But How Does All This
Fit In With Doctor Who Canon?

[Persons at Work]

I don't think this page will ever be finished and I intend to update it periodically as I discover little bits from my various sources. Right now, however, it is in a very prototypical form. I don't have much of my, er, research material with me at the moment and there are a lot of things that just can't remember off the top of my head. If I've made any grievous errors, send a note and chastise me thoroughly.

Over Doctor Who's 32 year history lots of spin-offs have been produced taking well-loved characters out of the TV show and placing them in new and interesting situations. Doctor Who comics have been doing this nearly from the beginning. They have also been amongst the most un-canonical Doctor Who sub-medium, introducing odd companions (John and Gillian or Frobisher for example), single-handedly trying to tie up all sorts of inconsistencies in the TV program while creating some doozies of their own (see below) or just doing stuff 'cuz it seemed like a neat idea and to heck with the five hundred contradictory references in the TV show.

Abslom Daak is one of the few Doctor Who comic spin-offs which have really seen any sort of sustained popularity. Some people have suggested that Daak's life should be considered canon. Having Daak, albeit a reincarnated one, appear in the New Adventures lends some creedance to this suggestion.

For this page, I want to look and the Abslom Daak stories and see how it fits in with Doctor Who as a whole. I'm going to, for the most part, ignore Emperor of the Daleks because I missed the first half of the story and don't know what's going on. What I have seen, though, creates more problems than it solves, so ignoring it seems a prudent move. Excepting Emperor, it isn't hard to fit Abslom Daak into the grand scheme of things. There's nothing that directly contradicts anything in the TV episodes.

placing it (in real time) shortly after the events in Frontier in Space is fairly arbitrary, but fits well with the political scene. Less arbitrary is the conclusion that Daak's life occured shortly before DWTNA: Love & War. Màire (a Dalek Killer herself, she says) comments off-hand that she's catching up on the latest news on "Daak." Roisa then mentions that Daak is dead. Deceit helps this theory along by placing a cloned Daak with Ace three years later.

(Love & War contradicts a throw-away comment in Deceit, BTW, where Ace is pondering Dalek Killers and Abslom Daak in a cryo-tube. We are told that no-one ever meets a D.K. which is silly, because Ace walked off with Màire at the end of Love & War. Admittedly, this isn't a big deal, but it just strikes me as odd that Peter Darvill-Evans -- who edited the NAs (and presumeably, therefore, read them) and likes Dalek Killers enough to put one in his own novel -- would miss this point, small though it is)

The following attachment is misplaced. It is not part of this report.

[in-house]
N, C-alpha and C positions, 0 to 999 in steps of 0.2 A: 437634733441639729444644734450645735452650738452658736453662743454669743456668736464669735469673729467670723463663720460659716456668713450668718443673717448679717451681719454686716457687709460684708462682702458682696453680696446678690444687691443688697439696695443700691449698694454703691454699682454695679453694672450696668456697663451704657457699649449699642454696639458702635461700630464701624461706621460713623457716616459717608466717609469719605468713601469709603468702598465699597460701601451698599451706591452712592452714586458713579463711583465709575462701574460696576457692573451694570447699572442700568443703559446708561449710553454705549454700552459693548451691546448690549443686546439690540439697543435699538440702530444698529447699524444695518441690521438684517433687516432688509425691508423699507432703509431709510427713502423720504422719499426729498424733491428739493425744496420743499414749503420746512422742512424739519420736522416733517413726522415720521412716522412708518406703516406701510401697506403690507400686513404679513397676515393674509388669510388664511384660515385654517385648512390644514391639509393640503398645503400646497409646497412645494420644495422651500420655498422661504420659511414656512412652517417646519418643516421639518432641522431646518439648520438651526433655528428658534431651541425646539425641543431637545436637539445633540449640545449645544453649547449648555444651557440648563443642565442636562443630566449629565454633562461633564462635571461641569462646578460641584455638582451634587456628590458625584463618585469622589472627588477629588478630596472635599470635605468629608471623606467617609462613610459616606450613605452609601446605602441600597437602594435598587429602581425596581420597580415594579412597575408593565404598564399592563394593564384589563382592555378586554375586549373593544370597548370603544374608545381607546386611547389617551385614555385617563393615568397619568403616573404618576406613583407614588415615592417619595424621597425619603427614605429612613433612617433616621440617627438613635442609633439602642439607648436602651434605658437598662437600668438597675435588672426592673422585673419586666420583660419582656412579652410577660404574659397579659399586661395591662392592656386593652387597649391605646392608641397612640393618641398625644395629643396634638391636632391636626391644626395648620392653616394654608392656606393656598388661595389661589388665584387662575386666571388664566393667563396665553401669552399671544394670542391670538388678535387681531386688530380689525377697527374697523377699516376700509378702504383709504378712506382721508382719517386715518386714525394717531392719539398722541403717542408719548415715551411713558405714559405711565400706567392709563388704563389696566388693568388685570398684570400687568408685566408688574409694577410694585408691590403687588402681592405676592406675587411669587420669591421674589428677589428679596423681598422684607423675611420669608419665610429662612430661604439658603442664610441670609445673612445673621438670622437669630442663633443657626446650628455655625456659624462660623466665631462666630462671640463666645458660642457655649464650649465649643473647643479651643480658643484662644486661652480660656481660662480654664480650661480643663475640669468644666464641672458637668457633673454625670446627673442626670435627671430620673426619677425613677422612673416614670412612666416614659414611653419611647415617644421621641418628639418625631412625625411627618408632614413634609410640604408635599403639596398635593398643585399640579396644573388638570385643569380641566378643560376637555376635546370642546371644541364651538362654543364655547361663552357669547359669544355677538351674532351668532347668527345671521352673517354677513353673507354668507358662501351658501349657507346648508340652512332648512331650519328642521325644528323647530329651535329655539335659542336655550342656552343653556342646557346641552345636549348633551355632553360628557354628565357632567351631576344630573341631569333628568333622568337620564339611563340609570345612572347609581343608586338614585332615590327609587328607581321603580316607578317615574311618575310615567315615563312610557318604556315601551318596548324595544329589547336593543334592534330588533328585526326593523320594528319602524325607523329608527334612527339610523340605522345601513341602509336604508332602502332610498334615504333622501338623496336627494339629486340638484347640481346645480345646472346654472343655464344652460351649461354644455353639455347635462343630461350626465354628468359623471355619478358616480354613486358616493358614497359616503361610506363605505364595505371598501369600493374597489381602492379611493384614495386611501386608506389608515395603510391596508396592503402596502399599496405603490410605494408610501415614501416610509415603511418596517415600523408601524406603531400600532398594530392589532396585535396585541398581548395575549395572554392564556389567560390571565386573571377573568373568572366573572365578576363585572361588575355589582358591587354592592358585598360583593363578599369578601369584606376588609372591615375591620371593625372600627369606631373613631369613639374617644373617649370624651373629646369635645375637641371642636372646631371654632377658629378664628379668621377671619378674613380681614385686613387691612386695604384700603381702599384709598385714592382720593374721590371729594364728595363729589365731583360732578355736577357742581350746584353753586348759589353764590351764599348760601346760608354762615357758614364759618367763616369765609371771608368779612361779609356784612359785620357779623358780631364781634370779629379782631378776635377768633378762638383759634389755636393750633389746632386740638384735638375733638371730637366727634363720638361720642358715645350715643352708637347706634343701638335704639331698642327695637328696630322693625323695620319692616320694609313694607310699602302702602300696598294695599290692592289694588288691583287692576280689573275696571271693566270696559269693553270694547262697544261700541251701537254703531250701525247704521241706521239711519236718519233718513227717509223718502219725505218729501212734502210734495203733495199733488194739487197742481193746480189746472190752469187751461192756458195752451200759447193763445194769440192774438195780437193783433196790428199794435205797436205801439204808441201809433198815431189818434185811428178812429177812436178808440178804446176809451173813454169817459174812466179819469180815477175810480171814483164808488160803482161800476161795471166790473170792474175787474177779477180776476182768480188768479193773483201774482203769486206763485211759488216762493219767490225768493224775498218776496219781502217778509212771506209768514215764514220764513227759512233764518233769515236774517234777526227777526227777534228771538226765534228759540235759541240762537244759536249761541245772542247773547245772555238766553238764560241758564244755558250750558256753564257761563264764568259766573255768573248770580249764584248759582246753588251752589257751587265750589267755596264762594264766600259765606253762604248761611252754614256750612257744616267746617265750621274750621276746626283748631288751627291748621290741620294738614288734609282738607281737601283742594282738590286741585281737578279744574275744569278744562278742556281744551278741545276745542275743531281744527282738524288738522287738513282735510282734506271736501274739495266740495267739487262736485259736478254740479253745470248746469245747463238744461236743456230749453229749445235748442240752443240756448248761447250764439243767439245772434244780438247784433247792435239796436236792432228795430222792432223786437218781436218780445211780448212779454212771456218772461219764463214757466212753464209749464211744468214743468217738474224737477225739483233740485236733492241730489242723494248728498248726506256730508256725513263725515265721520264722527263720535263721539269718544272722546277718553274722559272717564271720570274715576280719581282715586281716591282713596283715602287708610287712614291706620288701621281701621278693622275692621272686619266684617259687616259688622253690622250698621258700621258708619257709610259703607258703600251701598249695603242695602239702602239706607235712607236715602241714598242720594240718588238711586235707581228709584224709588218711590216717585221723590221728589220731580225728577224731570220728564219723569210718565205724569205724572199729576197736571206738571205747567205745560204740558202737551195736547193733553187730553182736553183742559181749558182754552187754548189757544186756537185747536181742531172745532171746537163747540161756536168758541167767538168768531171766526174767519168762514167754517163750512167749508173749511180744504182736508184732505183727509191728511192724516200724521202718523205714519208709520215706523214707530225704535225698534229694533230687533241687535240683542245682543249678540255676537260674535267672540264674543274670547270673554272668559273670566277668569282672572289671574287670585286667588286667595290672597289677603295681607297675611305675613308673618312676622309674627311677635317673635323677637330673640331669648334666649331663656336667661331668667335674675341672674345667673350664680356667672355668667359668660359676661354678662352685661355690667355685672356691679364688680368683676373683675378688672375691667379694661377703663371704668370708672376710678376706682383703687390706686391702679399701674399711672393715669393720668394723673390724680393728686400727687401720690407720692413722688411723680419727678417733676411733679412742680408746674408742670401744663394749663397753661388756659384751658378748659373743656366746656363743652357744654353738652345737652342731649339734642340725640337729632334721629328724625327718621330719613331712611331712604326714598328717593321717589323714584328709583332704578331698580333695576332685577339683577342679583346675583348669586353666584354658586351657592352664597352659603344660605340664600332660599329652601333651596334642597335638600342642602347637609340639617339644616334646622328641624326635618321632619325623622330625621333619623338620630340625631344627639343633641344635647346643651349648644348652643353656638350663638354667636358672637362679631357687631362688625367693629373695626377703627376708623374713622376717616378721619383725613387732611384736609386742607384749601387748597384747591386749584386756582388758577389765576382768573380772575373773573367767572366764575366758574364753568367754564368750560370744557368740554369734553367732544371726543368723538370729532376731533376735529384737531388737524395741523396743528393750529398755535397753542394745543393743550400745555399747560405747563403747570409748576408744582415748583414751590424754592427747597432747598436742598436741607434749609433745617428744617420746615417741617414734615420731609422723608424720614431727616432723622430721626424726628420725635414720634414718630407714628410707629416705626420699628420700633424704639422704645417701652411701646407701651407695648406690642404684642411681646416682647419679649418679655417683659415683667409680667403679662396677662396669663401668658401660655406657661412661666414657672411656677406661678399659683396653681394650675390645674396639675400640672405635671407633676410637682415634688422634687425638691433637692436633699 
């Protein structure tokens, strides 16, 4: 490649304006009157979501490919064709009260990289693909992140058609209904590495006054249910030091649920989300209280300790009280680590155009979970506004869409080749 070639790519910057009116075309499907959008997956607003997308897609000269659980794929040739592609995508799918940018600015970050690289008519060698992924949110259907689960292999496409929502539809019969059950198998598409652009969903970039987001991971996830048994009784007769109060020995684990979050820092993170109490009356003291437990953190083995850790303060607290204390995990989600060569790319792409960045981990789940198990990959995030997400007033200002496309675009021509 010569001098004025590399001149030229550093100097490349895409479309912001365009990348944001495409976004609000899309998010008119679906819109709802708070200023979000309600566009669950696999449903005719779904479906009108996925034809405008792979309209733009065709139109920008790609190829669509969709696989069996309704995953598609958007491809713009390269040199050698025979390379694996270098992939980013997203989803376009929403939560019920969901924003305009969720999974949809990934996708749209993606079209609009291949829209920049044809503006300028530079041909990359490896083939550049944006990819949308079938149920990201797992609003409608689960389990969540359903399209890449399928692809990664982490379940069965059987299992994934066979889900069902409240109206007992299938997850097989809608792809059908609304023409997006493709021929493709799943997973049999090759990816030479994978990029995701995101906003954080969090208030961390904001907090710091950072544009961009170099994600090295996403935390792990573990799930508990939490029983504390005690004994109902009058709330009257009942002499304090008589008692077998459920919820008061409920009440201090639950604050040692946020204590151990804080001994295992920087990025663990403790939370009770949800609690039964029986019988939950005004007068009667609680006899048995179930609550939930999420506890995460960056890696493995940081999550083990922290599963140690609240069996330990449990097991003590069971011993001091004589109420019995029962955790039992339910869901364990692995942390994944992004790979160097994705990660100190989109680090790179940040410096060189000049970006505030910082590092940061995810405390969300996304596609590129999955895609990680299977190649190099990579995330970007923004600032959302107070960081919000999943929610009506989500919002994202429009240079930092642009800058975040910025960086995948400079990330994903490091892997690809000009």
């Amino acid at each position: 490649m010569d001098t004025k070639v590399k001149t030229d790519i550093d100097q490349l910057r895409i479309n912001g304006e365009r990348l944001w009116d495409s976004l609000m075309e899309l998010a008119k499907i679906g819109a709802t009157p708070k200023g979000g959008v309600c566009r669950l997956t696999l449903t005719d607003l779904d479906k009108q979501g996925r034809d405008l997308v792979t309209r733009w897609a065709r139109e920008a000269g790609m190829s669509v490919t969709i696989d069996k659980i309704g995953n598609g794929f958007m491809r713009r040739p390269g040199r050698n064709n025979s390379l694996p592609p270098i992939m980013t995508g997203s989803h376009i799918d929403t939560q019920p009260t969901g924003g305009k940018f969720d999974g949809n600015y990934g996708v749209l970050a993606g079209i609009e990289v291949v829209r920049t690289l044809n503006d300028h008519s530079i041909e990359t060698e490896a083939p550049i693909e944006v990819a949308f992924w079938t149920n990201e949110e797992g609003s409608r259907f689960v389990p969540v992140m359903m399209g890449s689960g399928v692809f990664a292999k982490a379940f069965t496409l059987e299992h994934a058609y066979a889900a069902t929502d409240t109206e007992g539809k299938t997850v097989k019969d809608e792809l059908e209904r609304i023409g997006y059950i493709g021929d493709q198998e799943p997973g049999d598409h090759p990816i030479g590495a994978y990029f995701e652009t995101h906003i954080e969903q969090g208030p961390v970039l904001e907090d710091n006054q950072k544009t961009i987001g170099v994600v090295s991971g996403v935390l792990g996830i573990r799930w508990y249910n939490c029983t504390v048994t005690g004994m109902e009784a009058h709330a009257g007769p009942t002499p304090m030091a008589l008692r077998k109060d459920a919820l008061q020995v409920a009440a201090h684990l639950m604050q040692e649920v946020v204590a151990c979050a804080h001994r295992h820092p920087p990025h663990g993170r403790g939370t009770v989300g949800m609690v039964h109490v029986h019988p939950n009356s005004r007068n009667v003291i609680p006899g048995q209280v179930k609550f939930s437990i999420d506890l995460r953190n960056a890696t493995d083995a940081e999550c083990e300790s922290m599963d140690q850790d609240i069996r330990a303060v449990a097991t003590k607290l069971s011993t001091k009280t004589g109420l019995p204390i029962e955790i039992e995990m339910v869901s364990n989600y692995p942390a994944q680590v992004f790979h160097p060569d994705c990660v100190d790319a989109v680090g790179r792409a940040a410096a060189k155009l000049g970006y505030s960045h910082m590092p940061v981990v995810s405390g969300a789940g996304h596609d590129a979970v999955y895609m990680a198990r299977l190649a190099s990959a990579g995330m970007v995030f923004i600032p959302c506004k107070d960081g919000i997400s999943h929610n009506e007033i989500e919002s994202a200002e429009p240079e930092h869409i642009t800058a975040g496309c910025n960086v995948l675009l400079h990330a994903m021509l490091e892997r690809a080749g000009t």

This means, then, that Abslom Daak is Bernice Summerfield's contemporary. That's fine, as she seems to know about Dalek Killers (from Deceit: "A Dalek Killer and Ace. You must have been expecting trouble."). I haven't noticed anything that Benny said or did in the NA's that would contradict this, except in Legacy, she says she'd never seen an Ice Warrior before and they were rare in her time. The fact that Harma is around in Daak's universe and that no-one takes much notice of him might suggest otherwise. This wasn't much more than my first impression, however. It is quite likely that Harma got his job at Slash Killerstien's Murderama precisely because he's a sort of exotic commodity.

...Insert some interesting filler here...

[Emperor of the Daleks?] Also of note is the Daleks themselves. The Daleks in all the Abslom Daak comics have the same oversized "bumper" as in the two Dalek movies and The Daleks TV Century 21 strip (though the Daleks in Frontier in Space -- presumeably the faction Daak is sent to fight against -- do not, of course). Some of the Daleks in Nemesis of the Daleks had claws as well. This is just a detail that might be ignored completely if, however, the TV Century 21 Emperor Dalek didn't show up in Nemesis.

Now, I admit that the TV Century 21 Daleks link might be a little tenuous. After all, the Daleks in the strip tend to change wildly from serial to serial. Also, it appears to be Doctor Who comic convention to make the Dalek bumpers large and rounded instead of rather small and cornered off as they have always appeared in the television series. But that's no fun, is it? It also seems that Emperor takes this notion and flies with it. Despite my problems with Emperor, I will too. (if somebody figures out how Zeg fits in, let me know. :)

The Doctor seems to think that this emperor (in Nemesis) is Davros after discarding all of his human (or Kaled, that is) identity. The Doctor comes to this conclusion after the Emperor says "Davros? Who is Davros?"

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Last Modified 10/23/96
Darcy Casselman